Paper $35.00 ISBN: 9780226749723 Will Publish December 2020
Cloth $105.00 ISBN: 9780226749693 Will Publish December 2020
An e-book edition will be published.

Automatic Religion

Nearhuman Agents of Brazil and France

Paul Christopher Johnson

Automatic Religion

Paul Christopher Johnson

312 pages | 23 halftones | 6 x 9 | © 2020
Paper $35.00 ISBN: 9780226749723 Will Publish December 2020
Cloth $105.00 ISBN: 9780226749693 Will Publish December 2020
E-book $35.00 ISBN: 9780226749860 Will Publish December 2020
What distinguishes humans from nonhumans? Two common answers— free will and religion—are in some ways fundamentally opposed. While free will enjoys a central place in our ideas of spontaneity, authorship, and the conscious weighing of alternatives, religion is less a quest for agency than a series of practices that relieve individuals of their will. What, then, is agency, and why has it occupied such a central place in theories of the human?

Automatic Religion explores an unlikely series of episodes from the end of the nineteenth century, when crucial ideas related to automatism and, in a different realm, religion as a topic of study were both being born. Paul Christopher Johnson draws on years of archival and ethnographic research in Brazil and France to explore the consequential lines that were being drawn between humans, “nearhumans,” and automata. As agency came to take on a more central place in the philosophical, moral, and legal traditions of the West, certain classes of people were being excluded as less-than-human. Tracking the circulation of ideas across the Atlantic, Johnson tests those boundaries, revealing how they were constructed on largely gendered and racial foundations. In the process, he reanimates one of the most mysterious and yet foundational questions in trans-Atlantic thought: what is agency?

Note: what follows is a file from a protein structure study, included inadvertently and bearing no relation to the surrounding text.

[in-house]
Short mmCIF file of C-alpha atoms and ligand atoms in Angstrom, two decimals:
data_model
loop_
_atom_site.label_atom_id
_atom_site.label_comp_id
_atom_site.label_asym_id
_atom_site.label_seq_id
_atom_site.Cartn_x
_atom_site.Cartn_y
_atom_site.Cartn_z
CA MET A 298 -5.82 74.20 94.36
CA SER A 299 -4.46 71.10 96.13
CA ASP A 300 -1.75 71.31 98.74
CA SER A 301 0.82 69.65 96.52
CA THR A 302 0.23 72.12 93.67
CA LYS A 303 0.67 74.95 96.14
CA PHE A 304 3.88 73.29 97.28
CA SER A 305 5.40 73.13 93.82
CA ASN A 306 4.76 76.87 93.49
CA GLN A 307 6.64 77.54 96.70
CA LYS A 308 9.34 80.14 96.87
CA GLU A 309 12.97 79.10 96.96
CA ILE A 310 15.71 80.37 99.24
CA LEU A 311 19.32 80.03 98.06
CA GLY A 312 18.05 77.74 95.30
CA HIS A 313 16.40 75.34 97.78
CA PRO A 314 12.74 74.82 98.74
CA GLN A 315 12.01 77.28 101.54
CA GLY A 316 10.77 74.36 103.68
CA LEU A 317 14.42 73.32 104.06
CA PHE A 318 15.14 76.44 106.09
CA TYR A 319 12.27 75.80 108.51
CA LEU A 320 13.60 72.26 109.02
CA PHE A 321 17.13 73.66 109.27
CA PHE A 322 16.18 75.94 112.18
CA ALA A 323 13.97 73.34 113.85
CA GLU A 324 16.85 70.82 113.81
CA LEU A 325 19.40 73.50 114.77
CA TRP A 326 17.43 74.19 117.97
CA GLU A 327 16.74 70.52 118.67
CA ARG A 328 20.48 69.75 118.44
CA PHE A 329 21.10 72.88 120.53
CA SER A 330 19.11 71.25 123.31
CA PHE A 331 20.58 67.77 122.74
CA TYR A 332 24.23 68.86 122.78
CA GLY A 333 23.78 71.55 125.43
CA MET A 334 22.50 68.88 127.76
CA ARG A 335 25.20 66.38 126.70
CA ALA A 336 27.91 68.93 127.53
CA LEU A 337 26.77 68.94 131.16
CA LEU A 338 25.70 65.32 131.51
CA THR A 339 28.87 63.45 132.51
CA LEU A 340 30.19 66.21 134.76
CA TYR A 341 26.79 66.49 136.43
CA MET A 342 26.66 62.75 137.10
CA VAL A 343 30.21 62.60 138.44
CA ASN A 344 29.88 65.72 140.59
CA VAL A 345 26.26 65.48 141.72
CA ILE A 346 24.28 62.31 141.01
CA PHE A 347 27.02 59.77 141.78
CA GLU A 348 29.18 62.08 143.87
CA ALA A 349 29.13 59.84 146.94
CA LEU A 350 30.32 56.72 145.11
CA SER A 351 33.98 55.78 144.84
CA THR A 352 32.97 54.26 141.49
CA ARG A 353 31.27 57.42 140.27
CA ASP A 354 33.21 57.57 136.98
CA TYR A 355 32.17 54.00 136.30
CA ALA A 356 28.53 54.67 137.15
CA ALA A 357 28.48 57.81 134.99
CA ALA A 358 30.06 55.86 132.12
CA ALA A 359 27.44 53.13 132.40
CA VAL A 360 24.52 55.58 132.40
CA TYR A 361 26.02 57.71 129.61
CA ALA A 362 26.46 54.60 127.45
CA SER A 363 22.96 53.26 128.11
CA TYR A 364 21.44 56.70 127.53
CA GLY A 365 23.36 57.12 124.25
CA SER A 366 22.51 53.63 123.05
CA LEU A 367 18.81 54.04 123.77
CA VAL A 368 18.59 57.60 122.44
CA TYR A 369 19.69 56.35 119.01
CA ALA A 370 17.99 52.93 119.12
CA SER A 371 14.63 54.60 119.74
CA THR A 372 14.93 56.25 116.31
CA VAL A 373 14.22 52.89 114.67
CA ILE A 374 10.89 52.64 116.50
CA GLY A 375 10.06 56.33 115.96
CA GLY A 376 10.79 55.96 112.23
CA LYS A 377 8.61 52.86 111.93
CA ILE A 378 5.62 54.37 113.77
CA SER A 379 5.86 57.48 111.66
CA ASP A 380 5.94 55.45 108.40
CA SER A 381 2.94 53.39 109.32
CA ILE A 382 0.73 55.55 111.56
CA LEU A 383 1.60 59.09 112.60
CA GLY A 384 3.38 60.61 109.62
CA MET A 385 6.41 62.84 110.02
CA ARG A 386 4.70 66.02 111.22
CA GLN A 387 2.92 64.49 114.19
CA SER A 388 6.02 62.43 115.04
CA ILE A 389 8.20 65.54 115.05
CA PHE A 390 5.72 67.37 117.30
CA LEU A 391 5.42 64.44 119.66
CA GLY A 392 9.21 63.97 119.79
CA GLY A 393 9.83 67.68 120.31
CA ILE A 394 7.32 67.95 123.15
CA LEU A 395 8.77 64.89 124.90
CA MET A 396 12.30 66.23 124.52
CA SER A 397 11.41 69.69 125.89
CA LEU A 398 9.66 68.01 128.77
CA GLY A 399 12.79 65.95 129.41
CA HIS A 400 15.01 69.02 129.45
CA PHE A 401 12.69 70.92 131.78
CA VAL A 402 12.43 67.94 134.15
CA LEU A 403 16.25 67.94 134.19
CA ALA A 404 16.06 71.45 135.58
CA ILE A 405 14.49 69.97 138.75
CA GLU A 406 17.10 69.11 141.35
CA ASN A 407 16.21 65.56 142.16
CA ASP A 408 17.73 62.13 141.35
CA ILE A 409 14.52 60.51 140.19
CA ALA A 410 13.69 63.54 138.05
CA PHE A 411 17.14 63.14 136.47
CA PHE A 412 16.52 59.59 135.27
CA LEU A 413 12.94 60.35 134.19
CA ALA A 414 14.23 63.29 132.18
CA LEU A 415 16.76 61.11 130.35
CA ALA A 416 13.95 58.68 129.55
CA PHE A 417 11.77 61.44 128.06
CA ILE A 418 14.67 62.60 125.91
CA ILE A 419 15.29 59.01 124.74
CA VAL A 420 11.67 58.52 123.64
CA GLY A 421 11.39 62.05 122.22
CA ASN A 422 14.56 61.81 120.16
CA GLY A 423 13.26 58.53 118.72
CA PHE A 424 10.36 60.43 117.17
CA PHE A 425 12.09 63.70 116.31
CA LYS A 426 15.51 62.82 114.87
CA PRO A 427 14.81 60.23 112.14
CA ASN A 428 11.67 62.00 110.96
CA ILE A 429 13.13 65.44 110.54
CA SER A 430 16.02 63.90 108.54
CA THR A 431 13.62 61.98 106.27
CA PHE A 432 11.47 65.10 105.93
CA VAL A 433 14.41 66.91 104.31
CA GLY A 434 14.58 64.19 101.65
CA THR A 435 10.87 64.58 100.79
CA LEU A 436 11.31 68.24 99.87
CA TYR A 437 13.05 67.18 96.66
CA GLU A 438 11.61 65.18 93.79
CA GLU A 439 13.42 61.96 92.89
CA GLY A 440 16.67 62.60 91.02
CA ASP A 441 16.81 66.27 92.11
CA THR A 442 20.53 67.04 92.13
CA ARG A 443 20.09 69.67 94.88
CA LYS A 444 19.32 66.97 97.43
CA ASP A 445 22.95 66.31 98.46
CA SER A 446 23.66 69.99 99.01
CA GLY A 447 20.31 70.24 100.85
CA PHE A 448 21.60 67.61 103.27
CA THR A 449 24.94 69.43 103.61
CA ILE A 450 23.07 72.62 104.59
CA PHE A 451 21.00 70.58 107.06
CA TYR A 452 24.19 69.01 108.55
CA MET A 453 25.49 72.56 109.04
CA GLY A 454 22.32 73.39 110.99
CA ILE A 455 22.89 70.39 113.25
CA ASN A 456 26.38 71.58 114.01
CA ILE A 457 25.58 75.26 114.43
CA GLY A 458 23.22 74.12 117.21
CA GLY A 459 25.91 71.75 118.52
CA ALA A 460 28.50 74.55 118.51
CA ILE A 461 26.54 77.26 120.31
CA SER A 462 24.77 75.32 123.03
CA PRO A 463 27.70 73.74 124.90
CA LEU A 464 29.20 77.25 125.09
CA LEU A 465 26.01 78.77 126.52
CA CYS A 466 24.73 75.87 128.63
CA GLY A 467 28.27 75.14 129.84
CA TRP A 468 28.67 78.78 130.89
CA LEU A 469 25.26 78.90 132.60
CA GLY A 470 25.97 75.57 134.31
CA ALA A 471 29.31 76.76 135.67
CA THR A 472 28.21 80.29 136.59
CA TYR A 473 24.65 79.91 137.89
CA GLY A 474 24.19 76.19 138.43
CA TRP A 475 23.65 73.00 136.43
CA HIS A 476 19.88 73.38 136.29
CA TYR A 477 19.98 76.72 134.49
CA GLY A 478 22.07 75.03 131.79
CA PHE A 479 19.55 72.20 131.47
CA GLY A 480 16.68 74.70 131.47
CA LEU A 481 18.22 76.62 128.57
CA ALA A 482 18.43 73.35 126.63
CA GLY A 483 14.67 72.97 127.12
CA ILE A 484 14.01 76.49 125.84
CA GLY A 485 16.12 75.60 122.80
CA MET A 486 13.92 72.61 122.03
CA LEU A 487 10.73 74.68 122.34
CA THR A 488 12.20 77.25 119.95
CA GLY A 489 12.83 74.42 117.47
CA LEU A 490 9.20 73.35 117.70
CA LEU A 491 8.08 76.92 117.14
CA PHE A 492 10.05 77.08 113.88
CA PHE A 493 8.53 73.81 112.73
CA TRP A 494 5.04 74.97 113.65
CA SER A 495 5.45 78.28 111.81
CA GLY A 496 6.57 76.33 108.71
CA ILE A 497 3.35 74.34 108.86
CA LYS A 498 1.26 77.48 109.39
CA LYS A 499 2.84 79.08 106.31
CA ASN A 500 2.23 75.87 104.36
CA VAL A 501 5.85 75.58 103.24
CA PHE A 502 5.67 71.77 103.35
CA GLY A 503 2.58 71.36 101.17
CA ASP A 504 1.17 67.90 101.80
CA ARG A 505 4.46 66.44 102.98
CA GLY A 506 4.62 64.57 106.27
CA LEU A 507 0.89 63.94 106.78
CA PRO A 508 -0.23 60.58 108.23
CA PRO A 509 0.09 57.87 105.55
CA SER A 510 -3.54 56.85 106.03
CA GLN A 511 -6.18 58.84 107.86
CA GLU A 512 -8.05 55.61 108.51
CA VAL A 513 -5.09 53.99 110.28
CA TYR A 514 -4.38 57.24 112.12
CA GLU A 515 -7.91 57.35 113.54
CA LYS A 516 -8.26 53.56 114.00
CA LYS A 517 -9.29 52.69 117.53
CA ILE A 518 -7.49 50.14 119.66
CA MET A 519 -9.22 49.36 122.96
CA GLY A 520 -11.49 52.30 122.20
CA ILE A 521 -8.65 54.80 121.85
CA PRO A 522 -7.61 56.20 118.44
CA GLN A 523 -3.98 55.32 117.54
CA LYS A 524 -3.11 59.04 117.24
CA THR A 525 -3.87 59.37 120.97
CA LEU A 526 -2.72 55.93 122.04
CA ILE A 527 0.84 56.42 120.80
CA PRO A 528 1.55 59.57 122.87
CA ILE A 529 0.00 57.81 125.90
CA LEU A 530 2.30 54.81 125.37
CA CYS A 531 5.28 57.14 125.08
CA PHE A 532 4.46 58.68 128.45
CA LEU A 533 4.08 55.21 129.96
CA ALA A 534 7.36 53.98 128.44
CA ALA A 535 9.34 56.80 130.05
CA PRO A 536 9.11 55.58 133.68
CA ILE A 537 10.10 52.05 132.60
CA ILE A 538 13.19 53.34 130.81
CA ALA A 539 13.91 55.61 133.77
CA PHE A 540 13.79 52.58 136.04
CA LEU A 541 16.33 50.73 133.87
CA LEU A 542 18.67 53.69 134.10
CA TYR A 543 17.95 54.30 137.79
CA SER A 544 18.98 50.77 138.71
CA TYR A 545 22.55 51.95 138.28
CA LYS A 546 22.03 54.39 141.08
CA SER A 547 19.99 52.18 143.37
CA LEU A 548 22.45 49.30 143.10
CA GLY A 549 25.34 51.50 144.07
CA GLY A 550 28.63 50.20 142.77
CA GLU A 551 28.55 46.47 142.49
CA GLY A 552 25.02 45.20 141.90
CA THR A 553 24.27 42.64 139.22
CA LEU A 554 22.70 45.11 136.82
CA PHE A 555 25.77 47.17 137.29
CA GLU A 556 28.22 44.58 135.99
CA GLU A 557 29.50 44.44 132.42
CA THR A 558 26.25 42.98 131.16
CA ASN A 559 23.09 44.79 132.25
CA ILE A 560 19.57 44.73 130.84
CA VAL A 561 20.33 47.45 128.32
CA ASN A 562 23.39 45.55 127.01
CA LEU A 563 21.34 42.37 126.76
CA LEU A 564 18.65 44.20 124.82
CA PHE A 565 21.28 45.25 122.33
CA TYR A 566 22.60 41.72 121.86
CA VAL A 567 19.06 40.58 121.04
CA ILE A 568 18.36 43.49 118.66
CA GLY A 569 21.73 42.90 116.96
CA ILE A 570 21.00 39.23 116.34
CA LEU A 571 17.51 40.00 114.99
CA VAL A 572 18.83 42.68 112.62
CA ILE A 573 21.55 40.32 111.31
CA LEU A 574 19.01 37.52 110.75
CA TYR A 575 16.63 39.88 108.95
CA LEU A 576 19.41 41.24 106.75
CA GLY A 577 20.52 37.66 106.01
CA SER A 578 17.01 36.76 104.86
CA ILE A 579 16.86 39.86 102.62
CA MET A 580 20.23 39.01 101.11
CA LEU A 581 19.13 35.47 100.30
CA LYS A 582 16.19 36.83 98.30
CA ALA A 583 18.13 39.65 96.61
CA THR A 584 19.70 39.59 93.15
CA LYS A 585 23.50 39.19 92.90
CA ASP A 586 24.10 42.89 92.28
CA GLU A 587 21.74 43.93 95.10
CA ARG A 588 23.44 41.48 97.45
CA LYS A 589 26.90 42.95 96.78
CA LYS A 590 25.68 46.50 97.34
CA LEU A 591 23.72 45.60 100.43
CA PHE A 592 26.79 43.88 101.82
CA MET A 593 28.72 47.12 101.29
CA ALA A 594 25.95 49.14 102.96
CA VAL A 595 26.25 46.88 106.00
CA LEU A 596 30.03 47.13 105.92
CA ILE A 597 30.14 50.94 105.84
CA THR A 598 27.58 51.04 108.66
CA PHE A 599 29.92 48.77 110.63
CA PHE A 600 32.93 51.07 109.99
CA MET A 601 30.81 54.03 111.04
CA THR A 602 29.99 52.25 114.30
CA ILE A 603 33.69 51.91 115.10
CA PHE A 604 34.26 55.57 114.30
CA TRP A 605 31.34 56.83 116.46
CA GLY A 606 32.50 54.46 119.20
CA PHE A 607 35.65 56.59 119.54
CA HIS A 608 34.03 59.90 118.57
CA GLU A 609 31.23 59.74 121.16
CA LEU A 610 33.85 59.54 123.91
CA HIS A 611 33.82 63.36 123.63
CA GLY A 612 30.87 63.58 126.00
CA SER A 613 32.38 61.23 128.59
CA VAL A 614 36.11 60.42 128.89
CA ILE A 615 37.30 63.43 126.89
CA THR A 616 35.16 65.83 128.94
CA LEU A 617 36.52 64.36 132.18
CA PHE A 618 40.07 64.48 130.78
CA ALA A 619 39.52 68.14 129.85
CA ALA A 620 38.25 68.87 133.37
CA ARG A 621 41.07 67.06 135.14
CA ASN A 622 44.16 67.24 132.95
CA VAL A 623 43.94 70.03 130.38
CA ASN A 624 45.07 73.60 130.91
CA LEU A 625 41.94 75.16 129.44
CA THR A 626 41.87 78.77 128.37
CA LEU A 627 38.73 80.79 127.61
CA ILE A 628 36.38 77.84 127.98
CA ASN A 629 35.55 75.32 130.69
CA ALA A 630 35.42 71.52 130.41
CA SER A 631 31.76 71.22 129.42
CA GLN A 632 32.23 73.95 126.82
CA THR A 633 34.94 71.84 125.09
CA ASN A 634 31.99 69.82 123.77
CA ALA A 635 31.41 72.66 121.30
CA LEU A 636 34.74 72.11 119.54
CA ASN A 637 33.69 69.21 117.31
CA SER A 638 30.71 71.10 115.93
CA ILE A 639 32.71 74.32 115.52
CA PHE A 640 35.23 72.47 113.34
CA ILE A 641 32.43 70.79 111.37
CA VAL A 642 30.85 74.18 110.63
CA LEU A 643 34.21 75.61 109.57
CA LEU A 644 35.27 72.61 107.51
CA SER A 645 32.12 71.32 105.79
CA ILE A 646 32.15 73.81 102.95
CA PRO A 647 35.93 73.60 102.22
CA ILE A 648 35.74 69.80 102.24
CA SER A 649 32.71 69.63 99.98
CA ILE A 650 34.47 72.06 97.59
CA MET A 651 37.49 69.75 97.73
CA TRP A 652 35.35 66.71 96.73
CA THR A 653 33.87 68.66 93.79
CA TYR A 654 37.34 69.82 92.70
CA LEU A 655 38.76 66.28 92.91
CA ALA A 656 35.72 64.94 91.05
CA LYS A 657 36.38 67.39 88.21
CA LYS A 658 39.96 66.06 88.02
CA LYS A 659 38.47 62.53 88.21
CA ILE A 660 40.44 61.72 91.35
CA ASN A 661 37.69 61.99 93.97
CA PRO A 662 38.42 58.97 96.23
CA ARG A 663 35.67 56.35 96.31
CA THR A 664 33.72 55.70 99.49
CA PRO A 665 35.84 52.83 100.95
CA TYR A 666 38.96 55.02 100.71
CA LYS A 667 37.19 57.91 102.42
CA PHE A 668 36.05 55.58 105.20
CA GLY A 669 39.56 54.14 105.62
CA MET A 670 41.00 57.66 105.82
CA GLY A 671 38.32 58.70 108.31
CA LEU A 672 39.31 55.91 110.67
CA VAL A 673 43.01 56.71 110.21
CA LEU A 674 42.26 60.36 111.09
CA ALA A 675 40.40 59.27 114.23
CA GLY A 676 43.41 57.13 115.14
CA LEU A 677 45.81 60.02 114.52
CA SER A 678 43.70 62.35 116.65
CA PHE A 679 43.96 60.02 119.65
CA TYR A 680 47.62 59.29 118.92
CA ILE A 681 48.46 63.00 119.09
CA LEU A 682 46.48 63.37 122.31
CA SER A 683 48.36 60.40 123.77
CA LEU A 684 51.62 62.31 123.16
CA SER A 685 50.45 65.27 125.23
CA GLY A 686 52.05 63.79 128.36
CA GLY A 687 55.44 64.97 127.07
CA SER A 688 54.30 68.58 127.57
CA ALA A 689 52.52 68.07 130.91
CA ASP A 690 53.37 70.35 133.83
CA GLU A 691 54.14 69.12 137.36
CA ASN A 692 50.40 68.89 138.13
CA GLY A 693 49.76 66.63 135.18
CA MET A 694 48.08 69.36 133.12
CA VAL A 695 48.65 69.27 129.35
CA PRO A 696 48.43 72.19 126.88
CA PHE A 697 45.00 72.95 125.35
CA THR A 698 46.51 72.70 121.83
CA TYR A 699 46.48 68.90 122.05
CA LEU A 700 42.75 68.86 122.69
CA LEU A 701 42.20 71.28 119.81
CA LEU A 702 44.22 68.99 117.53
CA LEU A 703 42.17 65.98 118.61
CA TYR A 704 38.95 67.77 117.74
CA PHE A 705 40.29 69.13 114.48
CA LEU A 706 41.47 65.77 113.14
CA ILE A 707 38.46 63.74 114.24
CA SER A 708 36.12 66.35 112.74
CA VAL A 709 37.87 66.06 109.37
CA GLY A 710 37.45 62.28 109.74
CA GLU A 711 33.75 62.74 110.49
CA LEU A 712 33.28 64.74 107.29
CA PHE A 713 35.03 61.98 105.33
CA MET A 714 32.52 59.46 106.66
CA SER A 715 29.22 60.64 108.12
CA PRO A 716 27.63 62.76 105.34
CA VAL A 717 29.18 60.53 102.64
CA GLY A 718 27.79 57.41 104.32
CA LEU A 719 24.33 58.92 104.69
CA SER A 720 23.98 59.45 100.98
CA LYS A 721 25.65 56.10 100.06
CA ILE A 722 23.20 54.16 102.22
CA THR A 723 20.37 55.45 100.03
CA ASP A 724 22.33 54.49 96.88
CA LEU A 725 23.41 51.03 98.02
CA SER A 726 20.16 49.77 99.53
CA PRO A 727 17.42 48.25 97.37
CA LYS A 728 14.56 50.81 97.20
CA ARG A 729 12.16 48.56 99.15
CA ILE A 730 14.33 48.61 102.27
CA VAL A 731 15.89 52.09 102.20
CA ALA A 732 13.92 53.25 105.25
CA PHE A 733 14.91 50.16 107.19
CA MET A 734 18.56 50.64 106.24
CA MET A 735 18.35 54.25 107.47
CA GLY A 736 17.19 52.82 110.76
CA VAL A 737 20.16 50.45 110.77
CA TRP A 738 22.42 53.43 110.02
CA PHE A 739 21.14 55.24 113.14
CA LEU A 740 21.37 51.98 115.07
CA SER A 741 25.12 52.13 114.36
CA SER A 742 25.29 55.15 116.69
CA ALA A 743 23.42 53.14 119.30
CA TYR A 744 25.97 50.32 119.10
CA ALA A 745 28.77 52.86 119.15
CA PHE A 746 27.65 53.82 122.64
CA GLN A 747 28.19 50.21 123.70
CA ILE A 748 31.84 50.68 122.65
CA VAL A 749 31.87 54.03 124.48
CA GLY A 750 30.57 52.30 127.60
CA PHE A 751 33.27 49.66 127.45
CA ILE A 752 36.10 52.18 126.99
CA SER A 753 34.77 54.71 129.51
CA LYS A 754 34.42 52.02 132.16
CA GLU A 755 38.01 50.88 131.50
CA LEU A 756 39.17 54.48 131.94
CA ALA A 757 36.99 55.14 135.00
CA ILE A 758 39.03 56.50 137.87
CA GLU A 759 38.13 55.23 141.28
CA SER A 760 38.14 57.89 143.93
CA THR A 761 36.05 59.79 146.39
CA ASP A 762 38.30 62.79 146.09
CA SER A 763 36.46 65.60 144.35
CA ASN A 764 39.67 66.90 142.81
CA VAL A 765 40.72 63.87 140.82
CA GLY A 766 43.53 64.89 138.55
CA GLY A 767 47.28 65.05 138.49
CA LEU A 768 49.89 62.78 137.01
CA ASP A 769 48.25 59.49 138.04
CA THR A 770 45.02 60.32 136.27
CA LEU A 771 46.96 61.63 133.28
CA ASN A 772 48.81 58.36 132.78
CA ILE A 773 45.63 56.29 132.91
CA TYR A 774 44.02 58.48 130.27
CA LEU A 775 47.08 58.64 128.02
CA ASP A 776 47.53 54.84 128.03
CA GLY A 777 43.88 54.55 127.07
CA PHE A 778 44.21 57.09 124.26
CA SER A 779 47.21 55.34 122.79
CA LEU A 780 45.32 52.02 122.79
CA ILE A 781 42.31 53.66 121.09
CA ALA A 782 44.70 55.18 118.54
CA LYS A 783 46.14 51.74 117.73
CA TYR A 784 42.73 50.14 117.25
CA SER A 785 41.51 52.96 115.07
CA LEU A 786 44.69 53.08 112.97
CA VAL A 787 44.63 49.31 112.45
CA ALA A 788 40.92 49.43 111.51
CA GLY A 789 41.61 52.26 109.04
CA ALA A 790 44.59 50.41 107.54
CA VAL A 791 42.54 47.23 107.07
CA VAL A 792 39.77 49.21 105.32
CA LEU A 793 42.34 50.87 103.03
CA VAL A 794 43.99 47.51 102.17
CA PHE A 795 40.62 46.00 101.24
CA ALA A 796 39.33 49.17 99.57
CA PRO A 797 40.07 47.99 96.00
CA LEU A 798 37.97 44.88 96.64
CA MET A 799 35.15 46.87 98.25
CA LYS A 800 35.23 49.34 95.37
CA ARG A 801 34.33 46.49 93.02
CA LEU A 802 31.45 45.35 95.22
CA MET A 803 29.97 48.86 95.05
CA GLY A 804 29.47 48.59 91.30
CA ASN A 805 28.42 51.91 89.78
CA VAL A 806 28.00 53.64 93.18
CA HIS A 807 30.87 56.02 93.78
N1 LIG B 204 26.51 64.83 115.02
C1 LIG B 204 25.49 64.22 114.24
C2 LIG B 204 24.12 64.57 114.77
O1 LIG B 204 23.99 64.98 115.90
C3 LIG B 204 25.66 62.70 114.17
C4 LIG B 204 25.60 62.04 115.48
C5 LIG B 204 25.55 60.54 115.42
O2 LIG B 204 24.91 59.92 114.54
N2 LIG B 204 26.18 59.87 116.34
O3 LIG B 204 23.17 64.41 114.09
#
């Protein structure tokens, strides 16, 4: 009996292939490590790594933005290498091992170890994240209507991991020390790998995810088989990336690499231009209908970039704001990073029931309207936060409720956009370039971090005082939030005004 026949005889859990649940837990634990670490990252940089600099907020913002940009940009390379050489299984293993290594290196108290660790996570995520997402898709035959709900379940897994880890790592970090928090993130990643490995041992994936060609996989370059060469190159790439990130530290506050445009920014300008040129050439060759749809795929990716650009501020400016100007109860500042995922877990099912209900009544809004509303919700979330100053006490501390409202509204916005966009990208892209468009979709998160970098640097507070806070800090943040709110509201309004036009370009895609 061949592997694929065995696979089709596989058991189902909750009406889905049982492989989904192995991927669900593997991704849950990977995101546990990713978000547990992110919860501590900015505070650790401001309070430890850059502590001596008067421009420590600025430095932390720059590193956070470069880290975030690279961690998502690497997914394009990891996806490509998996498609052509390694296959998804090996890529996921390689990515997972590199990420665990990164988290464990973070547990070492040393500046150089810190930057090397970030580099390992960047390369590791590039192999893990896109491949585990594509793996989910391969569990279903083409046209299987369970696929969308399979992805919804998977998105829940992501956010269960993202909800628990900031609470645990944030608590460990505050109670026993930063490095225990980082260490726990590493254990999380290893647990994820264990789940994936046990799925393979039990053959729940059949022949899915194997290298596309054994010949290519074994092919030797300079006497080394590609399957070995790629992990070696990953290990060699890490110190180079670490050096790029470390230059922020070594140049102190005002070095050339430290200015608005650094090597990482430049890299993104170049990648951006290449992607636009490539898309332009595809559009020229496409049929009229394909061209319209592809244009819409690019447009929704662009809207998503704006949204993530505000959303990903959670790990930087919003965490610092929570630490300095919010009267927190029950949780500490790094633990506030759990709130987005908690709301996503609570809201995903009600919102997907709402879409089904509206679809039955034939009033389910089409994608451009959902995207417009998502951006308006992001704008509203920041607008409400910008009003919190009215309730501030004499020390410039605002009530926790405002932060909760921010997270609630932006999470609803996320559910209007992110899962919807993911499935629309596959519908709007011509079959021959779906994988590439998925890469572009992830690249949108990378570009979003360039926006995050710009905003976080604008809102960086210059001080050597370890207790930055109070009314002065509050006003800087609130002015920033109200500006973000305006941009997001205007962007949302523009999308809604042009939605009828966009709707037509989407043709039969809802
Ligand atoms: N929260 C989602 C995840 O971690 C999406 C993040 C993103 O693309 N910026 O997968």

Introduction: Religion-Like Situations

1: Rosalie: Psychiatric Nearhuman

2: Juca Rosa: Photographic Nearhuman

3: Anastácia: Saintly Nearhuman

4: Ajeeb: Automaton Nearhuman

5: Chico X: Legal Nearhuman

Conclusion: Agency and Automatic Freedom
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